RFID (Radio Frequency Identification Device): small microchips containing, or able to contain, unique and individual information related to the item to which the chip is attached. The chip, and therefore the information, is addressed by means of radio waves which are conveyed to the chip by means of an attached antenna. These devices are now so small that they can be neatly implanted into plastic cards or paper. They can typically be detected at distances ranging from a few millimeters to several meters. Long range detection requires a large antennae.

Raman Spectrometer:


Screen printing: a process that uses a fine mesh with an impermeable coating, selected areas of which have been removed to allow the ink to pass through.

Serialization: the application of a unique identifier to each unit in a lot or batch. The identifiers are numbers but might be printed as alphanumerics or barcodes or might be embedded in a chip activated by radio frequency (RFID). The numbers may be sequential or randomly generated; what is important is the same number should not be used twice.

Simulation: packaging or products which do not use the exact same trademark as the original but which look very substantially similar.

Spectrometer: an instrument used for measuring wavelengths of light spectra.

Spectroscopy: the analysis of the wavelength and intensity of a specific area of the electromagnetic spectrum in order to undertake a qualitative or quantitative analysis.

Spectrophotometer: a photometer for measuring the relative intensities of the light in different parts of a spectrum

Spectrophotometry: the quantitative measurement of the reflection or transmission properties of a material as a function of wavelength.[1] It is more specific than the general term electromagnetic spectroscopy in that spectrophotometry deals with visible light, near-ultraviolet, and near-infrared, but does not cover time-resolved spectroscopic techniques. Spectrophotometry involves the use of a spectrophotometer. A spectrophotometer is a photometer (a device for measuring light intensity) that can measure intensity as a function of the light source wavelength. Important features of spectrophotometers are spectral bandwidth and linear range of absorption measurement.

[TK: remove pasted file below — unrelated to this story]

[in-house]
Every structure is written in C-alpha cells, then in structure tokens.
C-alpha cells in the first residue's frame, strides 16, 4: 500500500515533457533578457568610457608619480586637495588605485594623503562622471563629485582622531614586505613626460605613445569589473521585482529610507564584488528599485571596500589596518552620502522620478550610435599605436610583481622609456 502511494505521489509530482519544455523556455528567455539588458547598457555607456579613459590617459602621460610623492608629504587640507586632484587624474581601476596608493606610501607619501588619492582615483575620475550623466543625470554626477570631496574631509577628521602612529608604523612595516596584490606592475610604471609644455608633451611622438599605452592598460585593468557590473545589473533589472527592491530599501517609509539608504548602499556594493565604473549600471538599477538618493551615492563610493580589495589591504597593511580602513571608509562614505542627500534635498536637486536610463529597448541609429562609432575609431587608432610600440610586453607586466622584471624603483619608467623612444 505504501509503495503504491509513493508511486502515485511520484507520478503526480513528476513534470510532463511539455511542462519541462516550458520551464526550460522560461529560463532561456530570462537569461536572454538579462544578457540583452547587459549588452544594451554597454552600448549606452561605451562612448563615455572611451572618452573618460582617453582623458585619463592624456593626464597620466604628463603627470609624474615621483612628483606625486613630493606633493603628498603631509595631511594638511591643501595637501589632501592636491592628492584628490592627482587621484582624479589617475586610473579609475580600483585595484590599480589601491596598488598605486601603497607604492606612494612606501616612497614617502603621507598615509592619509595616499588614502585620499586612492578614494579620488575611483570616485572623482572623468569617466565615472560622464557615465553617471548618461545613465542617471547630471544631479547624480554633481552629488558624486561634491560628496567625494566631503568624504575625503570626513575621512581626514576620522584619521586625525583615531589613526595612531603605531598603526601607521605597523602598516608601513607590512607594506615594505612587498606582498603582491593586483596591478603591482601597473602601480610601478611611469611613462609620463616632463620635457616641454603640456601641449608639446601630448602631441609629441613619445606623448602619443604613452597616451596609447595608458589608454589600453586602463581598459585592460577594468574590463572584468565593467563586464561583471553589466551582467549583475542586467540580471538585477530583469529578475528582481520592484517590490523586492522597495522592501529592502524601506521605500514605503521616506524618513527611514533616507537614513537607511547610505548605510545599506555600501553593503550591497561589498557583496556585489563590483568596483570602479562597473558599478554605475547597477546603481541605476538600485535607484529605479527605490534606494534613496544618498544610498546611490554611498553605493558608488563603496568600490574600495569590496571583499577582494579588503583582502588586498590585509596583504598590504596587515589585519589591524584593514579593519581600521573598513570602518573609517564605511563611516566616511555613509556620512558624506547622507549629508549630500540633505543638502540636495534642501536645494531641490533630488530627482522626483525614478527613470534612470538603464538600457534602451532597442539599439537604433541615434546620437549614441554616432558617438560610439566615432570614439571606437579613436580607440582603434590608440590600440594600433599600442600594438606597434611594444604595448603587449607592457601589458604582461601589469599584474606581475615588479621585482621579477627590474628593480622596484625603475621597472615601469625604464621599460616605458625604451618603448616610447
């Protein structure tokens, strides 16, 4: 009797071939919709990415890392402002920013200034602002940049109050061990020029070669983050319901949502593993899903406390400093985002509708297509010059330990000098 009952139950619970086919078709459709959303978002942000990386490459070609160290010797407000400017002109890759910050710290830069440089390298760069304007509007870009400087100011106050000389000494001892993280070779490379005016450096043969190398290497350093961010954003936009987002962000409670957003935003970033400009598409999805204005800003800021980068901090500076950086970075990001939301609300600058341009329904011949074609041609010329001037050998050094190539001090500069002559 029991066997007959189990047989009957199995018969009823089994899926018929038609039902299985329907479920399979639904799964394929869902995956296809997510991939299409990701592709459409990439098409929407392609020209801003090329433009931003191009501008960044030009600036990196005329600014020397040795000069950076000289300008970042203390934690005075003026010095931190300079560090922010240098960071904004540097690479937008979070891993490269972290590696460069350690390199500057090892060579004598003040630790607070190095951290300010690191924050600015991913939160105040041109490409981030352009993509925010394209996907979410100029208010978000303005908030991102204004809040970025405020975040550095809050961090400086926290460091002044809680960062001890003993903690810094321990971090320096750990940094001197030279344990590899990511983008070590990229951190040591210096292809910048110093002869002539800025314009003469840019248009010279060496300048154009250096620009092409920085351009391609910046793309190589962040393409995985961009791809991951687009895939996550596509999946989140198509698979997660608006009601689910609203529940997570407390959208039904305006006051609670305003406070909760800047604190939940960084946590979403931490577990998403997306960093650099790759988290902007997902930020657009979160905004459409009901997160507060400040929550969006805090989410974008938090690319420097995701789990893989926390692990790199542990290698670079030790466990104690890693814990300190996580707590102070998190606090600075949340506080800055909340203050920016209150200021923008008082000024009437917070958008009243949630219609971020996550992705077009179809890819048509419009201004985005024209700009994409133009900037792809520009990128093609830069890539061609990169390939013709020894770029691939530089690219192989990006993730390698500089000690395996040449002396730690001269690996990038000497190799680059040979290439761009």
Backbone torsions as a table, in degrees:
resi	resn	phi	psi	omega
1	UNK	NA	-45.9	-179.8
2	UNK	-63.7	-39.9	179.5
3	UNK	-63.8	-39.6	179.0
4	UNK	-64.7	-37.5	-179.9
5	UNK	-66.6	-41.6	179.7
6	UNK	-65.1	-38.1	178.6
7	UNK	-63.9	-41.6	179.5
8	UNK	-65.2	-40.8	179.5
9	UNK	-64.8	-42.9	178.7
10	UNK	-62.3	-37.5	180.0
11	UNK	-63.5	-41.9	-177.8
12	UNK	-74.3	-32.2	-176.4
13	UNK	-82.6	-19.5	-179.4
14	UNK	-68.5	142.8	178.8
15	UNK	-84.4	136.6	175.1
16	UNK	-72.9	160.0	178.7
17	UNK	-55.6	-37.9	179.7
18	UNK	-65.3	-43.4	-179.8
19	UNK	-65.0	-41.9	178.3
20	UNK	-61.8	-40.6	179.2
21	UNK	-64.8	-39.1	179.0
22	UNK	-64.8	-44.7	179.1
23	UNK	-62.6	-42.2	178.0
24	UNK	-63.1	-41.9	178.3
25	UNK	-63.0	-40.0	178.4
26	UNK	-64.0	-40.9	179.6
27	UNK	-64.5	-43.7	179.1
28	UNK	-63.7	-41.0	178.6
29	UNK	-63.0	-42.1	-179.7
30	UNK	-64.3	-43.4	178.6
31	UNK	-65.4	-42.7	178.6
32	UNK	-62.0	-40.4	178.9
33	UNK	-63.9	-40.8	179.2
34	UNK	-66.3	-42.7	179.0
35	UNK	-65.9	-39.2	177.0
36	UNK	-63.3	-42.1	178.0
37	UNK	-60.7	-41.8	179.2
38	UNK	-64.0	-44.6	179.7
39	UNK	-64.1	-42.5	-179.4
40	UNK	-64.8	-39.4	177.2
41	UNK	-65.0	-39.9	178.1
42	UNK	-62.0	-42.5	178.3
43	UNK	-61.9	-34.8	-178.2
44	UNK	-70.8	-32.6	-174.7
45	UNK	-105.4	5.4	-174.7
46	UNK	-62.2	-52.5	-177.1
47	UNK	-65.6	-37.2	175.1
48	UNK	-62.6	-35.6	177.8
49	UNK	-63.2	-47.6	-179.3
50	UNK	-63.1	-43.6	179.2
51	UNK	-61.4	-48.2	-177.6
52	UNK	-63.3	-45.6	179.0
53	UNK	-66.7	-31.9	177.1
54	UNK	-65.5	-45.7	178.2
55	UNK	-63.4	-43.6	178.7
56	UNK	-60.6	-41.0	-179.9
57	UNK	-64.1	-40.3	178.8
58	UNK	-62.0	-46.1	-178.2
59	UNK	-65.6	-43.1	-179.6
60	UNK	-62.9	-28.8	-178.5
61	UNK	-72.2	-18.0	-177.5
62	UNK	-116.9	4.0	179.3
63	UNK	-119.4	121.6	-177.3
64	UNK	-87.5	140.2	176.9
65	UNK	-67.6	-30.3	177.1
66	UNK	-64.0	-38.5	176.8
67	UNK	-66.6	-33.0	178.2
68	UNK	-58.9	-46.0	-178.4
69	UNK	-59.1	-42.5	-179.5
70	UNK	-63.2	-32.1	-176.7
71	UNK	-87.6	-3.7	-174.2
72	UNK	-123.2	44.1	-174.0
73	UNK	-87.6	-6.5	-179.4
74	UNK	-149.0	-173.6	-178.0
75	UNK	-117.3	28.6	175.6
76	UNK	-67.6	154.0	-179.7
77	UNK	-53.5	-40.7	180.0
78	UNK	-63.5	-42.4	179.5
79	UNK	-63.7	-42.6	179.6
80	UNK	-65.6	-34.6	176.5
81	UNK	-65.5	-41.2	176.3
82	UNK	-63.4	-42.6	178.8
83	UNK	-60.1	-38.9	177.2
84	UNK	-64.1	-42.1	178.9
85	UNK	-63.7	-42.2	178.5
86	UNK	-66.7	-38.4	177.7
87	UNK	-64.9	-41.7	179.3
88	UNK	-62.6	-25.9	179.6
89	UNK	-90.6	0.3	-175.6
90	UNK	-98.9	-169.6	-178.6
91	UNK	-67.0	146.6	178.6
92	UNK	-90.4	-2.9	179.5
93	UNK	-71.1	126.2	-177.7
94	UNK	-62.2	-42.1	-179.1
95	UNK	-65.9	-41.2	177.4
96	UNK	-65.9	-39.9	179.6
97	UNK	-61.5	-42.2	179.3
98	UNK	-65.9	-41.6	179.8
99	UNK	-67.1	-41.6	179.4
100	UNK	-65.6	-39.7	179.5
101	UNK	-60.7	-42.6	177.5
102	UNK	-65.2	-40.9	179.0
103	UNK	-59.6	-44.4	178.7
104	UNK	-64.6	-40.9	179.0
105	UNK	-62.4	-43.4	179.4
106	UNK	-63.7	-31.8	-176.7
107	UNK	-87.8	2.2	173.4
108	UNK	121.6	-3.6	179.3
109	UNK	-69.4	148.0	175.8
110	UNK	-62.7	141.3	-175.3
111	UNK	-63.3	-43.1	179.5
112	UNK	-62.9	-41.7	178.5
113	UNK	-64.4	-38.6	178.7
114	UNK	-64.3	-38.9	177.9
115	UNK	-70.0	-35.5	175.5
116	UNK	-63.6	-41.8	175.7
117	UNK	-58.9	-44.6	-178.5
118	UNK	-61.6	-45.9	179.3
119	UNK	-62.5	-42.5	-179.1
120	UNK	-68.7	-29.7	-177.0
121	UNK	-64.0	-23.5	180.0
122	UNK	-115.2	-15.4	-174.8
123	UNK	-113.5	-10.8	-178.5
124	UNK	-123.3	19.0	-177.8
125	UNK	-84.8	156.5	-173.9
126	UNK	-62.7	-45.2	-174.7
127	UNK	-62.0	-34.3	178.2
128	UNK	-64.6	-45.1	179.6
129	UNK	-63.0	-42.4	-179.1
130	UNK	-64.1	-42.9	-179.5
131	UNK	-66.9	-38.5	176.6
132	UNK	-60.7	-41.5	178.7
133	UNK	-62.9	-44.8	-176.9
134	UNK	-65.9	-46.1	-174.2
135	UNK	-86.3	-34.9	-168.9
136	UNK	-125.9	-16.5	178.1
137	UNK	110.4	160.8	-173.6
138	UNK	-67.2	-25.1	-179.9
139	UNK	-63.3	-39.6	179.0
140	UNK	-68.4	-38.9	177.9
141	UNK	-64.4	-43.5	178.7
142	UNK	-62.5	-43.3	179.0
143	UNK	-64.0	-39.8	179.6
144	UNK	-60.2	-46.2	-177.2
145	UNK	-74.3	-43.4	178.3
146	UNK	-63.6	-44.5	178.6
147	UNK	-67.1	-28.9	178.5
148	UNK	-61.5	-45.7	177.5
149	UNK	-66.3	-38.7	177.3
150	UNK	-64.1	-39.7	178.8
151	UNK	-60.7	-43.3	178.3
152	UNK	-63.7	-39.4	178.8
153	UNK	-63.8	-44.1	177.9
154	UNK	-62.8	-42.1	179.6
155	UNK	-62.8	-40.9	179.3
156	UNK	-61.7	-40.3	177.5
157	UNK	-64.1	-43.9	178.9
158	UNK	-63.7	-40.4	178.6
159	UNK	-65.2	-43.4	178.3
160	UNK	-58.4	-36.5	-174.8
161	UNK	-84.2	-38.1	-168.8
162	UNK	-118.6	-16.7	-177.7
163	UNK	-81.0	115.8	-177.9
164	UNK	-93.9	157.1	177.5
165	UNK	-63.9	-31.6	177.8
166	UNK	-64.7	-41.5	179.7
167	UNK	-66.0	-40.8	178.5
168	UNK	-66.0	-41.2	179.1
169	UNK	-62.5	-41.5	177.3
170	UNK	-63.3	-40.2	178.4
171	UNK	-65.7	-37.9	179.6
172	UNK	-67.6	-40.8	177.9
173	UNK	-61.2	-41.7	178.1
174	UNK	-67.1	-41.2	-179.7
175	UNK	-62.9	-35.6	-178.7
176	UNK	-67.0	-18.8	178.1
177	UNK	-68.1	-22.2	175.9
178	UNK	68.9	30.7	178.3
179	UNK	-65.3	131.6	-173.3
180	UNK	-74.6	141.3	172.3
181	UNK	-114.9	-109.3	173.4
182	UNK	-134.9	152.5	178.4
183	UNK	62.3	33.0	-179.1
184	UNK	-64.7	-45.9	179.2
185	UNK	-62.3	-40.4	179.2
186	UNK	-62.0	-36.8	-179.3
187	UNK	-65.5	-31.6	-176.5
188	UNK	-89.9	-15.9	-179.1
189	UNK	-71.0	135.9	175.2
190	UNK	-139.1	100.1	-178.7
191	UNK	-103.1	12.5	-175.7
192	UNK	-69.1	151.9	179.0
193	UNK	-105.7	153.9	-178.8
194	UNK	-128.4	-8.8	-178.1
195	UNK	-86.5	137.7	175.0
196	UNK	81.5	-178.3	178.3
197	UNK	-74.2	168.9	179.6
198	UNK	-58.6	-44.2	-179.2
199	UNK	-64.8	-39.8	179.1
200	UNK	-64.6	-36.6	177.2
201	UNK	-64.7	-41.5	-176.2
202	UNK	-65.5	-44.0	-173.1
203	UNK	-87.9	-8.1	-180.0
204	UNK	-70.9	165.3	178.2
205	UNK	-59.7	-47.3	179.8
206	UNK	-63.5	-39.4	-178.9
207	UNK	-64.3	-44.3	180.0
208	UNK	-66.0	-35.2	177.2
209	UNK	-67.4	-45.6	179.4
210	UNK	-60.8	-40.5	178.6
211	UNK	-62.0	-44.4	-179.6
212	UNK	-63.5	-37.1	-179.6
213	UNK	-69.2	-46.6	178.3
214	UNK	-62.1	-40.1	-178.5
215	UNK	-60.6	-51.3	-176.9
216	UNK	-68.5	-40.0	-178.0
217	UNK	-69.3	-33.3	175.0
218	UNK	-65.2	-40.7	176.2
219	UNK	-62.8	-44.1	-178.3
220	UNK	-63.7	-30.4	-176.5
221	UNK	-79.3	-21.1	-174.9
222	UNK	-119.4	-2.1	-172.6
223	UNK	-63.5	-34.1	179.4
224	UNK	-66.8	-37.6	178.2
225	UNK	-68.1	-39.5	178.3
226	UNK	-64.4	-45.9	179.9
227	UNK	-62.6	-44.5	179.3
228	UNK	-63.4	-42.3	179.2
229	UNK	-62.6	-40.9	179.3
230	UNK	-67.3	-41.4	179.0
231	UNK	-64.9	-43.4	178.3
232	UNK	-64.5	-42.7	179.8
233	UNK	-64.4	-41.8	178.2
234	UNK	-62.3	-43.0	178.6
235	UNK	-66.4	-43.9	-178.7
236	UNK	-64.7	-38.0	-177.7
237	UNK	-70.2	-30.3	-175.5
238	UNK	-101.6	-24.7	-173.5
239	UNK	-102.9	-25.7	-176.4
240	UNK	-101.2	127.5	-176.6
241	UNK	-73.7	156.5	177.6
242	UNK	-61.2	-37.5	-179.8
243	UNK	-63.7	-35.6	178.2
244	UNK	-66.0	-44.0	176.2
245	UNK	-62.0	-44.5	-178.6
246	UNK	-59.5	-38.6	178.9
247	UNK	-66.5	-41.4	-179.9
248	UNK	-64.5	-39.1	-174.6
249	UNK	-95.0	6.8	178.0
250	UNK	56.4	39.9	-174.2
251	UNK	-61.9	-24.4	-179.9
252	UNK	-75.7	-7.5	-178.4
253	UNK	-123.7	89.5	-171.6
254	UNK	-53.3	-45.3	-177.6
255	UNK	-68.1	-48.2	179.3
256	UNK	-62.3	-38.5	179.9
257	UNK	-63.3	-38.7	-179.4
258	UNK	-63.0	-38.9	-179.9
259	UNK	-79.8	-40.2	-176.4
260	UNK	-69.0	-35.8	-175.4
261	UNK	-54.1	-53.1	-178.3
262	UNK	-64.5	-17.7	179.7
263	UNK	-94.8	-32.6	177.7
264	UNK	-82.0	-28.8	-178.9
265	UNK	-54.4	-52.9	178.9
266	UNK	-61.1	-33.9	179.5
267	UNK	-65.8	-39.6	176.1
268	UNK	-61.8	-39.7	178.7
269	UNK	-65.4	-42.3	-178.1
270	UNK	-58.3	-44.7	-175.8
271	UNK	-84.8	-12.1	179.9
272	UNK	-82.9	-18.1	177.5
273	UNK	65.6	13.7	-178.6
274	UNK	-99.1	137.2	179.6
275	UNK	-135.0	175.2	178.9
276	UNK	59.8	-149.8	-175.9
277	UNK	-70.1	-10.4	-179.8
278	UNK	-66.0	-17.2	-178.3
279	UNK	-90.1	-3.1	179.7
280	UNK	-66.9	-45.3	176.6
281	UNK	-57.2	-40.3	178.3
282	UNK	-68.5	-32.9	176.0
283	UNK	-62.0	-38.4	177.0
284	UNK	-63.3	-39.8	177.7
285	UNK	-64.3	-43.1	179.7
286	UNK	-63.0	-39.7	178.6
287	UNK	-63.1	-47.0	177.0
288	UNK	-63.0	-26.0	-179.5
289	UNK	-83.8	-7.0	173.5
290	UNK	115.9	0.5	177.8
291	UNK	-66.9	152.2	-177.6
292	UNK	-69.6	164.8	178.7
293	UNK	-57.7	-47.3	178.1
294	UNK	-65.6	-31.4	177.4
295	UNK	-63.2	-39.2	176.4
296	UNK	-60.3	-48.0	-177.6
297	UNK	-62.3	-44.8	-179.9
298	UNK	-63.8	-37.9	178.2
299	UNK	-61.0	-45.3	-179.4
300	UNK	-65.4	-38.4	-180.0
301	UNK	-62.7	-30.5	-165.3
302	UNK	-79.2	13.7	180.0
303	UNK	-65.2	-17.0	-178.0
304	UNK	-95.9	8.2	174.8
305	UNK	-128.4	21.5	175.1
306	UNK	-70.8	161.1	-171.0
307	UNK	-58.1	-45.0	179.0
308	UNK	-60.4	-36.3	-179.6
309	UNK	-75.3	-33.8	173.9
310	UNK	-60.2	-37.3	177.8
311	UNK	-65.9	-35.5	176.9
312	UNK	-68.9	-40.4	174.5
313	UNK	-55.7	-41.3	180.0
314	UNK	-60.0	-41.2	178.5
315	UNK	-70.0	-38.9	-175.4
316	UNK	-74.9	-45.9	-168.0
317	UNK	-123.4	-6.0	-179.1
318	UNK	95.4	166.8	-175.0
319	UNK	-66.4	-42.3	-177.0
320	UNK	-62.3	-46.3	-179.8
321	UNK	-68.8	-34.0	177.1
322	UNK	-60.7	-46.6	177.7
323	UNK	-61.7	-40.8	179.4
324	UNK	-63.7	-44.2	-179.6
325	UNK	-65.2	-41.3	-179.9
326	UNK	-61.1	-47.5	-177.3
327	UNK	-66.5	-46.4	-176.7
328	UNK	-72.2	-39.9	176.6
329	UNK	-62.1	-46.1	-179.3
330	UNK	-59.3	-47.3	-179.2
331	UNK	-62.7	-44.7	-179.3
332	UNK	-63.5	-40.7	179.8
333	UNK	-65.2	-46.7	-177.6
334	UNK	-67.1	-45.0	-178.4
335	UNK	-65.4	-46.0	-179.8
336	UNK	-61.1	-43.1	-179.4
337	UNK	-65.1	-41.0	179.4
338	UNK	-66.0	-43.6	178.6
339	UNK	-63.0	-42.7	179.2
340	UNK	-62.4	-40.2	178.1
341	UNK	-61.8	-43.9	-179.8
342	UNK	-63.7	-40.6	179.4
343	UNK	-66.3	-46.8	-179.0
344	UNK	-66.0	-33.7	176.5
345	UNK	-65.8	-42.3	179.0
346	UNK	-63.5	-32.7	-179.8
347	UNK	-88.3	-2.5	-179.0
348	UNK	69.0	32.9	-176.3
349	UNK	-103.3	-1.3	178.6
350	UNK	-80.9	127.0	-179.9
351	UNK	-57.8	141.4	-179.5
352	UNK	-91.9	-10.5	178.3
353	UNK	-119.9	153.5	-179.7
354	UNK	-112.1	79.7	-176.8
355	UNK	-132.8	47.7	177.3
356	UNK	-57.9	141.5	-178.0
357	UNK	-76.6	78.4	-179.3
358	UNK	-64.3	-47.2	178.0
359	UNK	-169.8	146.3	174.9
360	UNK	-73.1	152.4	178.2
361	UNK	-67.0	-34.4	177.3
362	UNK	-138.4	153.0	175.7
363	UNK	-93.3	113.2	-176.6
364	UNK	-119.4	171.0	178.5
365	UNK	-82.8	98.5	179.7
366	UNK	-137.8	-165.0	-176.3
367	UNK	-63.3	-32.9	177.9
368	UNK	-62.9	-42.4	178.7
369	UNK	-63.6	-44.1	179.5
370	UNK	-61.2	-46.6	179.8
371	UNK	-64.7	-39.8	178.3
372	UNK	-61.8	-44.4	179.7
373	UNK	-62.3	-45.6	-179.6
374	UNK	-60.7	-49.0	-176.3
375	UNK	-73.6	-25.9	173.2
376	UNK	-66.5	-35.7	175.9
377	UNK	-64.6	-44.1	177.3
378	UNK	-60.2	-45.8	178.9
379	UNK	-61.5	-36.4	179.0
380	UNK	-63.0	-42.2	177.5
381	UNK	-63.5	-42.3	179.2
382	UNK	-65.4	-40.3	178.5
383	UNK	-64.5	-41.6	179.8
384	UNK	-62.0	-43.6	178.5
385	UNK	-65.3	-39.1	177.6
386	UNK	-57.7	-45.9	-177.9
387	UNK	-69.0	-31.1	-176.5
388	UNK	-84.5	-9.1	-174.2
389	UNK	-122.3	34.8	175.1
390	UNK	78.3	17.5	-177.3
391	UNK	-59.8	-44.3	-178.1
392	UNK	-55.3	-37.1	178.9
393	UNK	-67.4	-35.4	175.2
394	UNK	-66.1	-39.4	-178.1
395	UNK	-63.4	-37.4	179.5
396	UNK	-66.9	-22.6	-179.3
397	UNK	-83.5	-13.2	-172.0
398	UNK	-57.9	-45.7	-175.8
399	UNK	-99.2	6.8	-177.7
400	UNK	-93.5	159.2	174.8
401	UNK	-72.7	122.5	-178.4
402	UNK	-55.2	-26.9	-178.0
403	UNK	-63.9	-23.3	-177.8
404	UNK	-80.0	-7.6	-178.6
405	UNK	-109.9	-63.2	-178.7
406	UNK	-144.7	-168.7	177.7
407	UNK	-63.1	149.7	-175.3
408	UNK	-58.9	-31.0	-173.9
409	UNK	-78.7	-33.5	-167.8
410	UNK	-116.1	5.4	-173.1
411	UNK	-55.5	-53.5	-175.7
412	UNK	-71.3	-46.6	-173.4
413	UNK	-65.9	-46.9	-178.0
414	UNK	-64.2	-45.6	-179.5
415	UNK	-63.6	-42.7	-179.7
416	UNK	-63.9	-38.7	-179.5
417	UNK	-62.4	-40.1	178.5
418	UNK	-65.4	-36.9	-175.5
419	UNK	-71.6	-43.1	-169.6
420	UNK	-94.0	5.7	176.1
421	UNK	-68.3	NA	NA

Security threads: polyester threads that are either fully or partially embedded down the length of the paper into paper during the paper forming process. Fully embedded threads typically less than 1.8mm wide - can only be viewed when the document is held up to the light. Partially embedded threads appear intermittently on one side of the paper. They are typically up to 4mm wide and act as carriers for a range of overt or visible security features

Security fibers: small fibers randomly distributed throughout the paper while it is still in the pulp form. The fibers may be colored or impregnated with fluorescent dyes only visible under UV light.

Substrate: the material or base e.g. paper or film - to which a feature is applied, or in which it is incorporated.

Symbology: for authentication purposes, the generic term to describe the technology on which a coding or serialization system is based


Taggant: molecular or microscopic particles that can be organic or inorganic in composition and exhibit specific and unique physical, biological, chemical or spectroscopic properties. Also known as forensic markers

Tamper-evident: devices such as seals and closures that demonstrate that the product or packaging has been opened or otherwise accessed.

Tamper resistant: a product, package or system that provides a barrier to tampering by either normal users of others with physical access

Thermal printing: a process which produces a printed image by selectively heating coated thermochromic paper, or thermal paper as it is commonly known. The coating turns black in the areas where it is heated, producing an image. Thermal transfer printing is a related method that uses a heat-sensitive ribbon instead of heat-sensitive paper

Thermochromic: the change in color of dyes or inks when their temperature is changed by the application of heat.

Track and trace: the process of monitoring and recording the past and present whereabouts of a shipment, as it passes through different handlers on its way to its destination, through a distribution network. Tracing refers to where the product has been, while tracking refers to where it is going next.


Upconversion: Refers to the emission of light when certain characterstics are met with Phosphorous and Lanthanoid elements

Up-converter: a material that absorbs energy at a longer wavelength outside the visible and emits in the visible spectrum. The materials that can achieve this effect are rare and therefore used for security marking.


Vet: a: to subject to usually expert appraisal or correction (vet a manuscript) b: to evaluate for possible approval or acceptance (vet the candidates for a position).


Watermark: an image in paper produced by varying the thickness and density of the paper mass during paper production. These variations form a discernible image that can be viewed when holding the paper item up to the light.

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